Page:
2018 was a wonderful year of visiting gardens. We took three trips; a short spring trip to Atlanta, GA, a six-week road trip through the US, and a 30-day fall trip to England. Looking over my journals and photos of the past year it is full of memorable moments of the beauty in our world. I want to share a few marvels that delighted me along the way.
In my pursuit of visiting gardens, I have many people look at me with curiosity, disdain, and pity; assuming that I limit myself, seeing the same things over and over again. One man commented I “wasn’t into art” and would, therefore, miss the great works that make us human. I smile and nod politely knowing full well a garden holds so much art, architecture, and stories, I feel sorry for those who are not into visiting gardens.
England’s influence in gardening is both historic and far-reaching, so it is fitting that London has the Garden Museum. The Museum is built upon the site of the tombs of John Tradescant the Elder, gardener for Charles I, in 1630, and John Tradescant the younger, both considered the first great gardeners and plant hunters in British History. The old Victorian church, St Mary at Lambeth, was slated for demolition in the 1970’s when one woman, Rosemary Nicholson, rallied support to save this historic space. As restoration projects go it took time to redesign and finance the transformation of the oldest structure in Lambert Borough, located along the River Thames across from Parliament.
Do you remember what you were doing July 29, 1981? Perhaps you were one of 750 million people gathered around a television to witness the wedding of Diana to Prince Charles. I was watching. Fast forward to 1996 when their divorce shredded my belief in a Cinderella story. I admit to holding a grudge against Prince Charles ever since. Still, when presented with the opportunity to tour his Highgrove Garden I leaped at the chance.
One of my favorite BBC shows is “As Time Goes By” w/ Judi Dench and Geoffrey Palmer playing Jean and Lionel. In the show, many a dilemma is smoothed over with the quintessential British option of a Gin & Tonic. I notice that bit because my cocktail of choice is a G & T. After all what else should a gardener drink? Gin is infused w/ botanicals such as juniper berries, lemon peel, almonds, cucumber, chamomile, angelica root, apple, coriander, leaves, fruits, and flowers, it is a liquid combination of the garden. I’ve been traveling in England for a few weeks and I was surprised to discover that Gin is having its moment of fame all over the cocktail and retail scape of the country. How else can you explain the varieties of gins for sale in the market?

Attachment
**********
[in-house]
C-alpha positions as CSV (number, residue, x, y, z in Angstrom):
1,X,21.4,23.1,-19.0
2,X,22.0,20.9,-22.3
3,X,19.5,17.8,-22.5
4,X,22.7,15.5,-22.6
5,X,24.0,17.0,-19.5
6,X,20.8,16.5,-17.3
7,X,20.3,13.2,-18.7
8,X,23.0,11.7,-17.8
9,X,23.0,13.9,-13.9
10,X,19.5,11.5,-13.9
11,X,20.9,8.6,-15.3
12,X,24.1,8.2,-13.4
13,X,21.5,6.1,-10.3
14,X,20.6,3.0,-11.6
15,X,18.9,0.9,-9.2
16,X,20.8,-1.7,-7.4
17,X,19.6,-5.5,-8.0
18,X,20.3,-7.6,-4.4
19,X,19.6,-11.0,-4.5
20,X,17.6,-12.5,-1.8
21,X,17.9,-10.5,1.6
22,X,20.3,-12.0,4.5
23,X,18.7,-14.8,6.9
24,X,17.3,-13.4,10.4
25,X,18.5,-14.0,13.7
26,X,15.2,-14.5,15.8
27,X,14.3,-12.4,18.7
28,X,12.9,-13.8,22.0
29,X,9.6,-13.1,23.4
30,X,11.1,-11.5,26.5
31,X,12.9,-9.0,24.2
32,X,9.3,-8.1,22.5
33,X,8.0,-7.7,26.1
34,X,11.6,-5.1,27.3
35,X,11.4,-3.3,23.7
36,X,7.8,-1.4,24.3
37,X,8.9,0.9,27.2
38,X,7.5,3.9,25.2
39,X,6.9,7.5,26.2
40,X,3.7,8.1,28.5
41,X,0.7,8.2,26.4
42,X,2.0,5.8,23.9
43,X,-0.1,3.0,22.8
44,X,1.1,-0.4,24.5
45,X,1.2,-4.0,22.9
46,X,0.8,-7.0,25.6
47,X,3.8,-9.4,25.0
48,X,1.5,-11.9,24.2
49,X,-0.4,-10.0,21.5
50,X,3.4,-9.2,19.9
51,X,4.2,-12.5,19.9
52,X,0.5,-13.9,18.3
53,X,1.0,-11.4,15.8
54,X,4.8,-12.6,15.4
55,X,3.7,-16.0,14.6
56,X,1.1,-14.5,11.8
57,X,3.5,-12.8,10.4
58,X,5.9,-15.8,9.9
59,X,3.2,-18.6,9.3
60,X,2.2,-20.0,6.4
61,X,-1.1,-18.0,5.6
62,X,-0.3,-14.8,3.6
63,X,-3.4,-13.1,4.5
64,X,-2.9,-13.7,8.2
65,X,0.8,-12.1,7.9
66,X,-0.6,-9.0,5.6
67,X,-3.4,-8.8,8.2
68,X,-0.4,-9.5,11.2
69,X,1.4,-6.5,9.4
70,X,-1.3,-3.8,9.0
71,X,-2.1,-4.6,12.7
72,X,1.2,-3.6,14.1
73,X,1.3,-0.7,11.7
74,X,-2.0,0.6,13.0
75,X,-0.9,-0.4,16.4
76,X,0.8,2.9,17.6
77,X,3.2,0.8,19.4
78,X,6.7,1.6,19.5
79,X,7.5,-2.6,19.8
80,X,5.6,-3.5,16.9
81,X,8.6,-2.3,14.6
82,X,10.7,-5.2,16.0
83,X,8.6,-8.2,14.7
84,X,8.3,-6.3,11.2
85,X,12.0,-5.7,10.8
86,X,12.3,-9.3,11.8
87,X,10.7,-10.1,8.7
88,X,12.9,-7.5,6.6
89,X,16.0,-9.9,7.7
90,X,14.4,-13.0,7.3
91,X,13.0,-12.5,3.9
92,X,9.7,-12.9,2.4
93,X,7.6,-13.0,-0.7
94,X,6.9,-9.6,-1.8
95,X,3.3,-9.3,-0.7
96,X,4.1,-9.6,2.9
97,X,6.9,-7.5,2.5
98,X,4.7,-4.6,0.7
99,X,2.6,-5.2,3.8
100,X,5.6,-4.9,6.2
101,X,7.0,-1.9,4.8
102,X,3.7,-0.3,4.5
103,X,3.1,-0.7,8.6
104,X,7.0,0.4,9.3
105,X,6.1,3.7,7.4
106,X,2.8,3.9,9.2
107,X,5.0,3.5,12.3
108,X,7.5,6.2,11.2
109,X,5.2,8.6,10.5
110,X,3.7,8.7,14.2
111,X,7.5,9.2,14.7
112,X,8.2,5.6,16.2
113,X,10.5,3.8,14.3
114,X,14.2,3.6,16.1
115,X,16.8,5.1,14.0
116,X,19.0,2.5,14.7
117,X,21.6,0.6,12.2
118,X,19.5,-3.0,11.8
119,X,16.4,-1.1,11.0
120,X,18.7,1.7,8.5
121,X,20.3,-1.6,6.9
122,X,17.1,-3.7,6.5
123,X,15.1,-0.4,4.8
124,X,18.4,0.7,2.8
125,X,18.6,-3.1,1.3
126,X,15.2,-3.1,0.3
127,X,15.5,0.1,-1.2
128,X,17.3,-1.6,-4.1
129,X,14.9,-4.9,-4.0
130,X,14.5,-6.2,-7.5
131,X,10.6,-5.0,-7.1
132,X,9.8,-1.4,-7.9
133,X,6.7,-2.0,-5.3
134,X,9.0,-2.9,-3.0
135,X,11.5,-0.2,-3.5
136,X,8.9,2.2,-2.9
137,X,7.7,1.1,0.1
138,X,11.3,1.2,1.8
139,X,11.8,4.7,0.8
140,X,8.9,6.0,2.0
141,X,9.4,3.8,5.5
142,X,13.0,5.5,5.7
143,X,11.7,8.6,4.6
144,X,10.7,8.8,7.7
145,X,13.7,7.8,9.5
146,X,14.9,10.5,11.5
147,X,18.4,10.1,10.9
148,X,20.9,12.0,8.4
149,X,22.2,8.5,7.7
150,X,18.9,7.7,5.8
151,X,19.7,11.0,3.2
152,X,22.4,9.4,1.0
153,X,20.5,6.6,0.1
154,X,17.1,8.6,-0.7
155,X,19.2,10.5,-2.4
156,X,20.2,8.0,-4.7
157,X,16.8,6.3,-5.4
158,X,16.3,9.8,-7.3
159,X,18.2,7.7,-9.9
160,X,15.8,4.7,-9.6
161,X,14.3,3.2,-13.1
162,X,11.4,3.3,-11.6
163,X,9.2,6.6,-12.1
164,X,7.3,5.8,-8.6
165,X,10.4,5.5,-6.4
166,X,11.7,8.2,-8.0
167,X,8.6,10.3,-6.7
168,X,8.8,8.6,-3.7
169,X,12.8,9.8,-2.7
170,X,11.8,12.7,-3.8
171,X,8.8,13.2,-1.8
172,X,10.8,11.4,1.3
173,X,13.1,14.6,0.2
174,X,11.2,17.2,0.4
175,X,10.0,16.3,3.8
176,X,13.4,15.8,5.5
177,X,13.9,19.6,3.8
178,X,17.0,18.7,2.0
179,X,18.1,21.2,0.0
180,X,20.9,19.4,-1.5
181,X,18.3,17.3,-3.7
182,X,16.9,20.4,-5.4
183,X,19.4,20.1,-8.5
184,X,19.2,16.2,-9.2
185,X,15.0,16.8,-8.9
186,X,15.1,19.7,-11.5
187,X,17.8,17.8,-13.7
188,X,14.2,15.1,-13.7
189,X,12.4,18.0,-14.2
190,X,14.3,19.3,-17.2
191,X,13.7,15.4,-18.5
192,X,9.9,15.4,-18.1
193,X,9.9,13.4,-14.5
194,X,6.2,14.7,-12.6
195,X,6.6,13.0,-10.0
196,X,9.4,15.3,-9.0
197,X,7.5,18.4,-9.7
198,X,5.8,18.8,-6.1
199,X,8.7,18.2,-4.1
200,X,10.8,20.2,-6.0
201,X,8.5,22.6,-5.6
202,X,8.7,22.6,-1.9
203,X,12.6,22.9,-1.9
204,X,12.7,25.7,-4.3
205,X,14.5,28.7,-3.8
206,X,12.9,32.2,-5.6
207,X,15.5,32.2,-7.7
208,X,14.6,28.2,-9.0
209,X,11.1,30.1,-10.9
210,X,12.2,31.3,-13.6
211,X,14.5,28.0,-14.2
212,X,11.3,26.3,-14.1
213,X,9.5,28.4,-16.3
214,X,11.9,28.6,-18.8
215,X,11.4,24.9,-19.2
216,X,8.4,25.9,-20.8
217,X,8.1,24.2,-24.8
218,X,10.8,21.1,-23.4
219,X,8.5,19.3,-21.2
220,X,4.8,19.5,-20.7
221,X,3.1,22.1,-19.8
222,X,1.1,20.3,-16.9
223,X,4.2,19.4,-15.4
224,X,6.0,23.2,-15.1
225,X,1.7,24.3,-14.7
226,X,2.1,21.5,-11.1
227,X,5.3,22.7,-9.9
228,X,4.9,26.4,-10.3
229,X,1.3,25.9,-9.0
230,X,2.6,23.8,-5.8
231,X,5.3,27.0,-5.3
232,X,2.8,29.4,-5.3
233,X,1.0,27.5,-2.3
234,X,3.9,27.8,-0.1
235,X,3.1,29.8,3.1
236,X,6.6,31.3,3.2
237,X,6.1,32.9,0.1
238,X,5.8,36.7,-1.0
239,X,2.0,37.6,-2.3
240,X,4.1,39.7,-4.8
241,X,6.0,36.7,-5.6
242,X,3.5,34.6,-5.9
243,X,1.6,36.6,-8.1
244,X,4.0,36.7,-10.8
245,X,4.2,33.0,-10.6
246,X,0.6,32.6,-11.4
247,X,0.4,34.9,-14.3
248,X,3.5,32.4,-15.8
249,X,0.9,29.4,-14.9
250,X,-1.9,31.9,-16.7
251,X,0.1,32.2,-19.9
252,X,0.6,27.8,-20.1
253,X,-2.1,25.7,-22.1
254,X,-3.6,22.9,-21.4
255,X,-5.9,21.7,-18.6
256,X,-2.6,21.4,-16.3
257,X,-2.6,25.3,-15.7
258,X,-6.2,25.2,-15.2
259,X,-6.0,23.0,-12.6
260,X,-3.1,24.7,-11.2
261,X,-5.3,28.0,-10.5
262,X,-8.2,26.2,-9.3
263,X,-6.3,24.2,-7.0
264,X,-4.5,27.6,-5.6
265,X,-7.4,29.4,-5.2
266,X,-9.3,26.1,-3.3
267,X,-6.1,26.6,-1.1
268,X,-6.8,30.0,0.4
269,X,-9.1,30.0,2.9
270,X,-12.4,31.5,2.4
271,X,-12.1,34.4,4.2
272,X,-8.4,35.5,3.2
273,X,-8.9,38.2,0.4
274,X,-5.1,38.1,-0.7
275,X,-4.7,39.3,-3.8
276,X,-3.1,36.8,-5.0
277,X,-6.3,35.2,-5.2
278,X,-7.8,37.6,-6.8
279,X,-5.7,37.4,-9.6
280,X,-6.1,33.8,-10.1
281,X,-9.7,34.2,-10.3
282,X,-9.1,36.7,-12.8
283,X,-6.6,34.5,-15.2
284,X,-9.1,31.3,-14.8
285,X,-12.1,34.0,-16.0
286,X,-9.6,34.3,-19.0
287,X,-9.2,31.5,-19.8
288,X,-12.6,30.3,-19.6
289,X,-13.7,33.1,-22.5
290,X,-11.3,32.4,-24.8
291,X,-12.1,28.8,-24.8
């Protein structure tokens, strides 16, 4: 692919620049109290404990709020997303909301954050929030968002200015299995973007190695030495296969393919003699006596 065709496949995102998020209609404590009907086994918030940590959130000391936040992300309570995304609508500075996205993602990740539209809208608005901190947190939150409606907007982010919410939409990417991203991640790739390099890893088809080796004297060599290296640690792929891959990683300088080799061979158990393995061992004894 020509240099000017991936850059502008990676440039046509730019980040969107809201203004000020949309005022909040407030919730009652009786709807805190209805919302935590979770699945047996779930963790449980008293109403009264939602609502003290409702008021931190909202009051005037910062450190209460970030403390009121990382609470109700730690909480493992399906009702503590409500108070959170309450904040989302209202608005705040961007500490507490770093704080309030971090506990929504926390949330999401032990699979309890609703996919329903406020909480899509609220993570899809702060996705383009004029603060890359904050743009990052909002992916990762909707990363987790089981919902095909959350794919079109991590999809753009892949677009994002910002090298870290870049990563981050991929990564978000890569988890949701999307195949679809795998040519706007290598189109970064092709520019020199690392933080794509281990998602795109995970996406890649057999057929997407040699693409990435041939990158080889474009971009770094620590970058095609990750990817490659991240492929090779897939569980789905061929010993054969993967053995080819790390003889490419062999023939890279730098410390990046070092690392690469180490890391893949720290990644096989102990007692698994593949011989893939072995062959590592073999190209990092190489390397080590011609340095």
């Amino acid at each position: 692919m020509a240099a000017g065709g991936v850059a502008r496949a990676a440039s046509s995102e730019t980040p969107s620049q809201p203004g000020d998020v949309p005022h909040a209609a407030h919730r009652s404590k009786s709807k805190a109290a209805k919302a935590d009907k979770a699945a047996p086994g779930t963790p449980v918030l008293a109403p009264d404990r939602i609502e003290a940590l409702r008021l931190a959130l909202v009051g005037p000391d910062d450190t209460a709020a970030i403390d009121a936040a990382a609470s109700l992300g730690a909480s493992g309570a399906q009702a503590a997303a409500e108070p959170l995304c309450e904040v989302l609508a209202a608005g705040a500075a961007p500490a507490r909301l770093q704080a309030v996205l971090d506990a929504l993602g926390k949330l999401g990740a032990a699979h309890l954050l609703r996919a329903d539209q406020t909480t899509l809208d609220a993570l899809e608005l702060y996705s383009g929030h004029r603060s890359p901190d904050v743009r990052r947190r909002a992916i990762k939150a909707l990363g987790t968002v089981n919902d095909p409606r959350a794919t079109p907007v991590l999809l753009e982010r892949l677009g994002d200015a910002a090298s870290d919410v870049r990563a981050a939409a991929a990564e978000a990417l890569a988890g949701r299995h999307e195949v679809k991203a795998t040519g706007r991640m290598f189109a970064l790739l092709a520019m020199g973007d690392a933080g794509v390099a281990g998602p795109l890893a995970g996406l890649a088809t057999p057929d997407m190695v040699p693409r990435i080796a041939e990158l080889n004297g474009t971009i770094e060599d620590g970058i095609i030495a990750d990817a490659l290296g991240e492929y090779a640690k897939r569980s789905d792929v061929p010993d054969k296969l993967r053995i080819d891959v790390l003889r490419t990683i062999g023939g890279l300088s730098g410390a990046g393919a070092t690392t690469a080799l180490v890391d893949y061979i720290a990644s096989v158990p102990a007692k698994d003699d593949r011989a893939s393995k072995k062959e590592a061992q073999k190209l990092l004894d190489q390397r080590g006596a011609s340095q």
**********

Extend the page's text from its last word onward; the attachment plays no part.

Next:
When someone tells you a destination is “wonderful” or “beautiful” and how they “loved” a particular city, you never quite know what it will be like for you, so it was for me as I headed to Barcelona, Spain. I had heard great things about this unique city and in just a few days of my arrival, I loved it beyond words. It is a city by the sea with a climate that draws the people, both locals and tourists out of doors to enjoy life walking tree-lined streets such as the Ramblas, enjoying the cafes, admiring the ironwork railings of balconies, and decorative doorways.
Gardens are my happy place, a refuge from the news, traffic, noise, and security checks. I embrace the blooms, the design, the human touch on a patch of the planet. It is a piece of heaven right under my feet.
The Alhambra & Generalife Gardens Granada, Andalusia, Spain
The Alhambra, in Granada, Spain looms large in the history of gardens. Monty Don, host of the British program, Gardener’s World, says “the Islamic mind changed the way the whole of Europe gardens” and the evidence bears this out the more I learn about the Islamic paradise garden.
Some of the best views in the world are from a garden.
If you find yourself in Monte Carlo and you don’t expect to win enough at the famed Beaux Arts Casino to shop for a Rolls Royce while you are there, I have the perfect adventure for you. Take the #2 city bus up the mountain to the end of the line to the La Jardin Exotic Botanical Garden. Hanging off a promontory point, nearly 500’ above the bustling tourist sites down by the harbor, this garden will give you spectacular views of the Mediterranean Sea, and the bay filled with yachts and sailboats. Gazing afar you can see Italy. Looking below, you see the lavishly landscaped rooftop gardens of the surrounding high-rise buildings.
Living in the wide open southwest I’m used to lots of space, wide streets and a spacious patch of earth to grow flowers, vegetables, and trees. Traveling this summer in Mediterranean cities I found an entirely different spatial atmosphere.